According to Global Workplace Analytics, more than 60% of employers that allow remote work report increases in productivity among telecommuters. Perhaps you are among the work-at-home, non-self-employed population which has grown by 103% since 2005. If so, here are three ways to pump up your productivity.
Ensure your workspace is set up for success. One of the biggest mistakes people make when working remotely is not having a dedicated workspace. A home office with a door that can be closed and plenty of task lighting is ideal because it enables you to leave everything behind when you wrap up each day, and easily pick up where you left off the next morning. A separate space helps designate ‘work’ from ‘home’ activities so you are not constantly toggling back and forth between tasks. If you don’t have a home office, identify another space in your home—even if it’s relatively small, where you can keep all of your work-related items such as laptop, monitor, files, binders, etc.
Delete distractions. Dale Carnegie said, “Nothing can bring you peace but yourself.” A door is essential if you’re not always alone when working from home. A quiet and calm atmosphere will enable you to focus on what you’re doing instead of what someone else is doing. Anything that draws you away from work is a distraction, so consider logging out of all social media and shopping sites before you kick off your workday. Maura Thomas, founder of RegainYourTime.com, recommends turning off all social media push notifications so you can maintain your focus on the task at hand. If you’re taking a break and want to peruse social media, consider setting a timer so you know when to log off and return to work.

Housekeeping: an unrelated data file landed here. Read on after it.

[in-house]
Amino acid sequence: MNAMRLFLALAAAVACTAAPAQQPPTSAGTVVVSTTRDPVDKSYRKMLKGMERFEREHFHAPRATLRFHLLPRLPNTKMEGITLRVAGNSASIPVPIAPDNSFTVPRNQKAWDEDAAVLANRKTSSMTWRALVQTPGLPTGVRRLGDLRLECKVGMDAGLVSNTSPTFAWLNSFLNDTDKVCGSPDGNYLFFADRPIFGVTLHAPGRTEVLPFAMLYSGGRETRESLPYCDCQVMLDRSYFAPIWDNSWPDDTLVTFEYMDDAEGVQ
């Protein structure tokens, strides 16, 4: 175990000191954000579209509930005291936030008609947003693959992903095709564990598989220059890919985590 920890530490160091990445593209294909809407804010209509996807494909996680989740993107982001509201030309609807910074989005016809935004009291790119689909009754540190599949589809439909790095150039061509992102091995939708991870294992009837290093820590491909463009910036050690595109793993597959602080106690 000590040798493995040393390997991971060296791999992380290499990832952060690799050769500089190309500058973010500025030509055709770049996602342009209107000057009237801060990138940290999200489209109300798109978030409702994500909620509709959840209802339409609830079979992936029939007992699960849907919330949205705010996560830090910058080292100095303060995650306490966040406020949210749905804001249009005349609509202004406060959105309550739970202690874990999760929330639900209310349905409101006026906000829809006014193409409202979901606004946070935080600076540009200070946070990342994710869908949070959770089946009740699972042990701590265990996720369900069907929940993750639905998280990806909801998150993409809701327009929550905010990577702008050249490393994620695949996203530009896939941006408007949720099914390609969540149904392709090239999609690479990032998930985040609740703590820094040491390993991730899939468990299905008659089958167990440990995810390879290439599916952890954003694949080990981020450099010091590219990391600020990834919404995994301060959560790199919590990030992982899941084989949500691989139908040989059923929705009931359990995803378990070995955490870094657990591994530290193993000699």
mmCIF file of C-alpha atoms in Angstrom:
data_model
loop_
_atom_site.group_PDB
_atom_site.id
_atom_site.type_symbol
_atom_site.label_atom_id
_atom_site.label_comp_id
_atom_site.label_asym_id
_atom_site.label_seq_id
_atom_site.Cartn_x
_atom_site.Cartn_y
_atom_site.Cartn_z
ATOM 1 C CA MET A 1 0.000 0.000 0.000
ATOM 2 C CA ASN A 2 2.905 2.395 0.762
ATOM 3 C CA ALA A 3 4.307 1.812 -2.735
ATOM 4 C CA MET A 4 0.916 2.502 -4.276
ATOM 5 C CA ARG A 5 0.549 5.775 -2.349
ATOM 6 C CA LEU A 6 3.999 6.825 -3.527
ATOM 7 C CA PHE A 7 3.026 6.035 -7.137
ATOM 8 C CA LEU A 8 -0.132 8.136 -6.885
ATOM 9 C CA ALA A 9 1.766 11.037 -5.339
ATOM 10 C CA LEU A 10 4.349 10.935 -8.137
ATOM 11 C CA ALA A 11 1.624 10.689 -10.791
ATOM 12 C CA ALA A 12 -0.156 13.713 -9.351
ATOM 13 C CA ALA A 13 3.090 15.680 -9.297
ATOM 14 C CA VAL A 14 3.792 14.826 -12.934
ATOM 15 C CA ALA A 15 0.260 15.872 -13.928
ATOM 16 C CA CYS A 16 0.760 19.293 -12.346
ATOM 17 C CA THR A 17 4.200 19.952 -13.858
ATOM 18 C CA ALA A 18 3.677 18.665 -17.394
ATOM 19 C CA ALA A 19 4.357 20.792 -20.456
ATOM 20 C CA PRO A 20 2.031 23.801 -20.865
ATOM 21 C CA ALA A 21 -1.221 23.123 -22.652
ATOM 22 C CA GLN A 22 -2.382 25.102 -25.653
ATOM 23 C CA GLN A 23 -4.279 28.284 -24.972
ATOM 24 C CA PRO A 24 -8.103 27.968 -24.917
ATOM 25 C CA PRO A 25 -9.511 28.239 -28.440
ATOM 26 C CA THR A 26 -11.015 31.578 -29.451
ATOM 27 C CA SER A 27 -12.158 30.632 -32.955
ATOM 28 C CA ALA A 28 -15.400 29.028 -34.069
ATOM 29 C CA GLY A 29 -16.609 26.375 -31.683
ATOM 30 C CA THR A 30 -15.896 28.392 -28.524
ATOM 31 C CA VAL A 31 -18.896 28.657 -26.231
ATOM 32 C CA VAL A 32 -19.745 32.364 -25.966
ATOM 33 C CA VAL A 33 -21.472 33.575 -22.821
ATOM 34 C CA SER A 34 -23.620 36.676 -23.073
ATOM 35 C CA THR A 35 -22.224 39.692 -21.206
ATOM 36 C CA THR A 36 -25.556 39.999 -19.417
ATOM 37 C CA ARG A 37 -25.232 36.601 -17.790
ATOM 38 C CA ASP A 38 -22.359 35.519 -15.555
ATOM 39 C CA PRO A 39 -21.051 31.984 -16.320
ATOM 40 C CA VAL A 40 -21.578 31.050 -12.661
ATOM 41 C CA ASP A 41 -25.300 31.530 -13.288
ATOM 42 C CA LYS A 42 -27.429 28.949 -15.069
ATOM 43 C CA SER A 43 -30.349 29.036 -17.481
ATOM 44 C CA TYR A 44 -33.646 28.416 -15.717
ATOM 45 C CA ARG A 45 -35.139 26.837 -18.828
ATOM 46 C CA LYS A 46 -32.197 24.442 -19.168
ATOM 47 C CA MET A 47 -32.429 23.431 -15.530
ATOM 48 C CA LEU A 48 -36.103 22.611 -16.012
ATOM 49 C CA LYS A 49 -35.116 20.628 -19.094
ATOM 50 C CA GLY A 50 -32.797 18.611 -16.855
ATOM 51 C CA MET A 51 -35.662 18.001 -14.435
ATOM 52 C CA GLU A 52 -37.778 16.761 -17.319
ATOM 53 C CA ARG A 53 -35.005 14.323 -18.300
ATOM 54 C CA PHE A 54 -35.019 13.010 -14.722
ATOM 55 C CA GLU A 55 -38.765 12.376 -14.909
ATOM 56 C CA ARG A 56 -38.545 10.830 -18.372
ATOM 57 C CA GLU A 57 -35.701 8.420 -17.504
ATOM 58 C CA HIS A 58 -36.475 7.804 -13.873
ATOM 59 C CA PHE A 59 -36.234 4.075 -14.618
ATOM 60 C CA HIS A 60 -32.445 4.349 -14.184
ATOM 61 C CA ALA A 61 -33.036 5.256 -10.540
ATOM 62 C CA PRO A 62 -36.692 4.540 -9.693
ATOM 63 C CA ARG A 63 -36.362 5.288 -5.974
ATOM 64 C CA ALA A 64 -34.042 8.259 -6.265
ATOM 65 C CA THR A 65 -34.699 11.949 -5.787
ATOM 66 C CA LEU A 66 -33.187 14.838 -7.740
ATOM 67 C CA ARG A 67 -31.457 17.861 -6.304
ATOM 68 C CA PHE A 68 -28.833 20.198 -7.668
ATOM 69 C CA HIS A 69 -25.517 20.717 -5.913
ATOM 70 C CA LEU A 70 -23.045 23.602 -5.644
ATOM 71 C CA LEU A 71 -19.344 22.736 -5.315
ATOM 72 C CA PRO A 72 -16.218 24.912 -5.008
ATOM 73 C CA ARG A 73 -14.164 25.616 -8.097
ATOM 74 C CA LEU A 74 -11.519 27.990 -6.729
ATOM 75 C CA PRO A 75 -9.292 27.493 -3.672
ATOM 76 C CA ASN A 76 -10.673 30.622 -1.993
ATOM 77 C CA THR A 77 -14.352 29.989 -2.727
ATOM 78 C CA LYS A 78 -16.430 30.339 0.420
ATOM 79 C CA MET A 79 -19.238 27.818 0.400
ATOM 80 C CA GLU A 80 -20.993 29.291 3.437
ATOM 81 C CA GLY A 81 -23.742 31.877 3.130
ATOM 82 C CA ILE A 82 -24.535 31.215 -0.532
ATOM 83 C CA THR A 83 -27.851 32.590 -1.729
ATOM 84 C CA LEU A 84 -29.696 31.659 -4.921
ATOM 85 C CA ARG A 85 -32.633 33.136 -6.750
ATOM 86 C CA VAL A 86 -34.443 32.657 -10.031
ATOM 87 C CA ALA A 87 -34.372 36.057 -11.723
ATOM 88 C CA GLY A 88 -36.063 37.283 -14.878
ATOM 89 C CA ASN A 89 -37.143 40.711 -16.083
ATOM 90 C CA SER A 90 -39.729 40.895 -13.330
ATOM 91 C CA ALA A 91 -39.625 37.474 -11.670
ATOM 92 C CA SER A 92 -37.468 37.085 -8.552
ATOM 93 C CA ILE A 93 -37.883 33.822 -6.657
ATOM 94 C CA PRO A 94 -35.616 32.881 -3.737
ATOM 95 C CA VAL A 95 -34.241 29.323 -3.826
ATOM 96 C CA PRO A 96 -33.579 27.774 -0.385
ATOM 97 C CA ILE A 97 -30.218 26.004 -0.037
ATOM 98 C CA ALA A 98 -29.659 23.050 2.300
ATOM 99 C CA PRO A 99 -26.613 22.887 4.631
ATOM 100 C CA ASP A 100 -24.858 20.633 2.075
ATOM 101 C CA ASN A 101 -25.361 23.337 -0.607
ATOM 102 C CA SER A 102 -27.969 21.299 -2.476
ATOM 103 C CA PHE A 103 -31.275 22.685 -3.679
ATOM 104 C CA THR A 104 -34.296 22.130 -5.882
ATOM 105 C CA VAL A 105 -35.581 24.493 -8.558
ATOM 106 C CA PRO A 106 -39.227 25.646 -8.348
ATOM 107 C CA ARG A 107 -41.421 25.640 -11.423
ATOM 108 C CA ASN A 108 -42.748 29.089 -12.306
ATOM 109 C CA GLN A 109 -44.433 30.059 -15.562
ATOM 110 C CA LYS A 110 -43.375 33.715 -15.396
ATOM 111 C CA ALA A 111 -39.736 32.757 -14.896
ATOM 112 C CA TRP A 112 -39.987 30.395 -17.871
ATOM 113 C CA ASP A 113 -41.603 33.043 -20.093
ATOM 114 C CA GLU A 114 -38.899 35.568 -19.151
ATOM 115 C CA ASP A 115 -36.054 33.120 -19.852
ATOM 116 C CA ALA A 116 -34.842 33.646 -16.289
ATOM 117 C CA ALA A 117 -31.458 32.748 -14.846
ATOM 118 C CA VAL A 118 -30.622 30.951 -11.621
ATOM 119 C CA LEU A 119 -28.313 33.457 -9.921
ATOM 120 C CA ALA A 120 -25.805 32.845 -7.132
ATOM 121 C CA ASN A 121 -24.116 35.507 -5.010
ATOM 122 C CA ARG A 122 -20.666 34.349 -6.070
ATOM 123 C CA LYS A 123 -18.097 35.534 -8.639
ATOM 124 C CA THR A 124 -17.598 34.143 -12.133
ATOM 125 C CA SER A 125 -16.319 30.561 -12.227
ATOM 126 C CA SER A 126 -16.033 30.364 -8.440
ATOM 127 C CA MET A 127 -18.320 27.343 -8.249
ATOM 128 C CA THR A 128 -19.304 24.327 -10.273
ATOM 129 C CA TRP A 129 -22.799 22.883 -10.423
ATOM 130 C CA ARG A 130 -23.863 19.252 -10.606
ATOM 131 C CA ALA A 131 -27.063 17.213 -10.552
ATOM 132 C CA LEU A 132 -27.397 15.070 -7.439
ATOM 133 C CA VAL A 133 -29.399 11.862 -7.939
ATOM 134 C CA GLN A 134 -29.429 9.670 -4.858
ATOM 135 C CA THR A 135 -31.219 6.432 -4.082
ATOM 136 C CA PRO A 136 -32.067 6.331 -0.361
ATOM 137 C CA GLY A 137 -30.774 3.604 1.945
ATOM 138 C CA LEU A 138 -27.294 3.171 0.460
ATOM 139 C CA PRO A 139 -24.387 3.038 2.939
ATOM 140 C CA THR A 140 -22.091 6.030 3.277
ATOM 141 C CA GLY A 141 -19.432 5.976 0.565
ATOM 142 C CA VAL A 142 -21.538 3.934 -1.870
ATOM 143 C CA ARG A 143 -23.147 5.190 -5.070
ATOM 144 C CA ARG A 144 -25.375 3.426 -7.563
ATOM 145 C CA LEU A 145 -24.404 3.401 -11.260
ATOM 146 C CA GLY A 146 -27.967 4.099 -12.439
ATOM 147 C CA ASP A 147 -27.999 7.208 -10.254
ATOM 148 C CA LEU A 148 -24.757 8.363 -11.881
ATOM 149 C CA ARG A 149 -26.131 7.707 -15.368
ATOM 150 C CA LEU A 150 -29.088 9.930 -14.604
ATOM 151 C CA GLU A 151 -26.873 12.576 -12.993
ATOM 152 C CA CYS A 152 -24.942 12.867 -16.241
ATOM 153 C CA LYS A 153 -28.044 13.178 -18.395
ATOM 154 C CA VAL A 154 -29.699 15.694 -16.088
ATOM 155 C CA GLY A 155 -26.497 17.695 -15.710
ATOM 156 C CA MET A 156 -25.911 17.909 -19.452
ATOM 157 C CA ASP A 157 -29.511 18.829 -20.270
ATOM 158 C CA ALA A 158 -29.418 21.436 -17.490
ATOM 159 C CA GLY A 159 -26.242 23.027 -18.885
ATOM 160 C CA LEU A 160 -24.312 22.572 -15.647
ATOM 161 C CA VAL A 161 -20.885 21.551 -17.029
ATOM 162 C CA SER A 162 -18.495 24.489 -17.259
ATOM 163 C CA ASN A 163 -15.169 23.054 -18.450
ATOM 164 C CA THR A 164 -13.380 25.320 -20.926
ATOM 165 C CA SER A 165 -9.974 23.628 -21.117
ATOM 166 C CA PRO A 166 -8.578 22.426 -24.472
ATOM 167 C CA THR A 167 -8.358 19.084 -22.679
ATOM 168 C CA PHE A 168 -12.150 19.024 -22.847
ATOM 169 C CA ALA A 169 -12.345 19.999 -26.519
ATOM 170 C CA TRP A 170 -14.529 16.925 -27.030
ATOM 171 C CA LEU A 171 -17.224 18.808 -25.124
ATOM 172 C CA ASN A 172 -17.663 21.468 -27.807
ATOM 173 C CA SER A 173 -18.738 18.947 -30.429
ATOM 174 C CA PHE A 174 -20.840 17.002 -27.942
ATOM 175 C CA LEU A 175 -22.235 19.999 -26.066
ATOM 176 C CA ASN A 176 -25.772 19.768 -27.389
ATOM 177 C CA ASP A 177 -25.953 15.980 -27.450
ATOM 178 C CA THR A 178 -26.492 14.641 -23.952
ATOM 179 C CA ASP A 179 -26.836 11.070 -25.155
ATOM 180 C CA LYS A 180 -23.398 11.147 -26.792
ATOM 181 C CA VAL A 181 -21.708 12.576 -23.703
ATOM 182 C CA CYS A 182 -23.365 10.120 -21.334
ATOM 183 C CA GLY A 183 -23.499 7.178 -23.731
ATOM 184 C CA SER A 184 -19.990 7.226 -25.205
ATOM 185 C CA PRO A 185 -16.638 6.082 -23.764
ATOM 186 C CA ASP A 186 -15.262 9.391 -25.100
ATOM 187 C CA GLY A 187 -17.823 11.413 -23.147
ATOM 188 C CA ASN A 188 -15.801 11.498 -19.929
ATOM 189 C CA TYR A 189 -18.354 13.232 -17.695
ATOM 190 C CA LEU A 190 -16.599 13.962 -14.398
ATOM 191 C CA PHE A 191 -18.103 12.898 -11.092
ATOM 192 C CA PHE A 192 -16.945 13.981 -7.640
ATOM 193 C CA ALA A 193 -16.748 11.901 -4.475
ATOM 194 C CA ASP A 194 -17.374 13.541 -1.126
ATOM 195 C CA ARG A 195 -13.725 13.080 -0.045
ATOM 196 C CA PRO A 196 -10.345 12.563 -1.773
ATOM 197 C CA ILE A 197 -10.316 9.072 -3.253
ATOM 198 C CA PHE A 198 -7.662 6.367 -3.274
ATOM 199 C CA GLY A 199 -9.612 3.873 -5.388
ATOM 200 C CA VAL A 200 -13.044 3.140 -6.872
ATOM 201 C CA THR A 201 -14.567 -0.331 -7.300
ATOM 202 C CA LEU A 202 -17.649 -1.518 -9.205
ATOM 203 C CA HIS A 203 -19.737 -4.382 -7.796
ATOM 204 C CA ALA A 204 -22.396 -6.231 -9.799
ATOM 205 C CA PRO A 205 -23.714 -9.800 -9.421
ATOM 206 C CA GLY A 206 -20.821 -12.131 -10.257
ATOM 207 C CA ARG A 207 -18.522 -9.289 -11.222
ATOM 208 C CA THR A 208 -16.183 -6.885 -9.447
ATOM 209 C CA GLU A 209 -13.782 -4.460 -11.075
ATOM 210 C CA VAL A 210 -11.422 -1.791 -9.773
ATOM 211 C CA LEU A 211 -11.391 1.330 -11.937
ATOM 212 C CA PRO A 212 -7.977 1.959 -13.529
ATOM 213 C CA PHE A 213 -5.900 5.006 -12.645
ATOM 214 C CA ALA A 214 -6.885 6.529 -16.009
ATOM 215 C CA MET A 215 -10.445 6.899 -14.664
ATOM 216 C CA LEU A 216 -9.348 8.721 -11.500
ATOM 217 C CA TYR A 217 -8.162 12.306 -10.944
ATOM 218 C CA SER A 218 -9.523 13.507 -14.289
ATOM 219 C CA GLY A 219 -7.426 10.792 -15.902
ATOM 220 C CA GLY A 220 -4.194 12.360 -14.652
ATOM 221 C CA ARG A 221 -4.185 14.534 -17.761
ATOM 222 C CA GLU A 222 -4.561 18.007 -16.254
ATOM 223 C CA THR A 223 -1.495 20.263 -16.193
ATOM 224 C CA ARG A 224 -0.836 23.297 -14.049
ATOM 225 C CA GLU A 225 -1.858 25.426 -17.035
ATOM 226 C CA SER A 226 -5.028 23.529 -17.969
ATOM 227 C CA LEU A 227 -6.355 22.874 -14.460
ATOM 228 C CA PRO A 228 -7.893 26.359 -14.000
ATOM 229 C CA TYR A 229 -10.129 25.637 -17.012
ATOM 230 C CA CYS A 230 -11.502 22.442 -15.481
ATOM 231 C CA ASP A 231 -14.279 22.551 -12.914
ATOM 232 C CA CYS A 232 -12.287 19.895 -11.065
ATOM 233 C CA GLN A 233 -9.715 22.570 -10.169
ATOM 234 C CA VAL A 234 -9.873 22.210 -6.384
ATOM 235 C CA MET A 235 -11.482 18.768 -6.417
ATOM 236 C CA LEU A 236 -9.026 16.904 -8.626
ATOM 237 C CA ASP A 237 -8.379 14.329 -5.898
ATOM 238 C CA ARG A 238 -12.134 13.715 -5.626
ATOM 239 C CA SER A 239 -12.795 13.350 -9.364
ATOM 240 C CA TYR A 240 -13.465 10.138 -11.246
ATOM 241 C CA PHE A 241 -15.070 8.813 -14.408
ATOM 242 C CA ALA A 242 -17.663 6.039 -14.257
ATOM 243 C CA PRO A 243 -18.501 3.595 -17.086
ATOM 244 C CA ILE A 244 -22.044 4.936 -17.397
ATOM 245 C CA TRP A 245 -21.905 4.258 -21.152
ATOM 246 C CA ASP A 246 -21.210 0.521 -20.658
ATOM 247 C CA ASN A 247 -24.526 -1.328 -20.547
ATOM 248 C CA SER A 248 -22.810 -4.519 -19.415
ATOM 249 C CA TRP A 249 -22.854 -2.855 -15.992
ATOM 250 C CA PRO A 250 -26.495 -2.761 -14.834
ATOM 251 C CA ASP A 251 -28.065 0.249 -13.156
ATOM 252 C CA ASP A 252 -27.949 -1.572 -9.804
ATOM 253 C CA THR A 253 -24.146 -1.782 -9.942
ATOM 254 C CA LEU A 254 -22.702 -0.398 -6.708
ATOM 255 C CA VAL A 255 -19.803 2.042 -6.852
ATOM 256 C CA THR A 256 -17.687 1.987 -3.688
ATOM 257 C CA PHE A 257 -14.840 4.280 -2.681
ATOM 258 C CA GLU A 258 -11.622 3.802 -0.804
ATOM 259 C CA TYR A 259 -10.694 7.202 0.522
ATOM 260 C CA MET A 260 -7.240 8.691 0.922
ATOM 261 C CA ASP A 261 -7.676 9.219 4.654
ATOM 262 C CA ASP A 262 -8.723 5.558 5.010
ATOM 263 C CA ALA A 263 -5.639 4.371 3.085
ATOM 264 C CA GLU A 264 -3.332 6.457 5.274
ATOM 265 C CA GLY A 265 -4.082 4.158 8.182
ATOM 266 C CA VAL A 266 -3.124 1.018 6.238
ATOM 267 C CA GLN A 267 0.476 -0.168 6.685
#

Factor in face-time. It’s common to feel disconnected from co-workers when working remotely. As a former Dale Carnegie instructor, I believe there is no substitute for face-to-face communication in order to foster healthy relationships with colleagues and clients. Schedule face time with your boss and colleagues, even if only on a quarterly basis. If certain co-workers and clients live near you, commit to scheduling a meeting or lunch with them on a weekly basis. Dale Carnegie said, “Actions speak louder than words, and a smile says, ‘I like you.’” The more time you spend with them in person, the stronger the relationship will be.
When you cannot connect in person, take advantage of online conferencing tools which enable remote employees to collaborate virtually. Here are a few examples:
Desktop sharing enables meeting participants to see what is on the presenter’s screen. Whether presenting second quarter sales goals or the last quality assurance report, everyone will clearly see the information being presented.
Text chat allows presenters and participants to chat privately or among the entire group.
Video Conferencing enables presenters to stream their live presentations so that everyone can view and discuss it in real-time.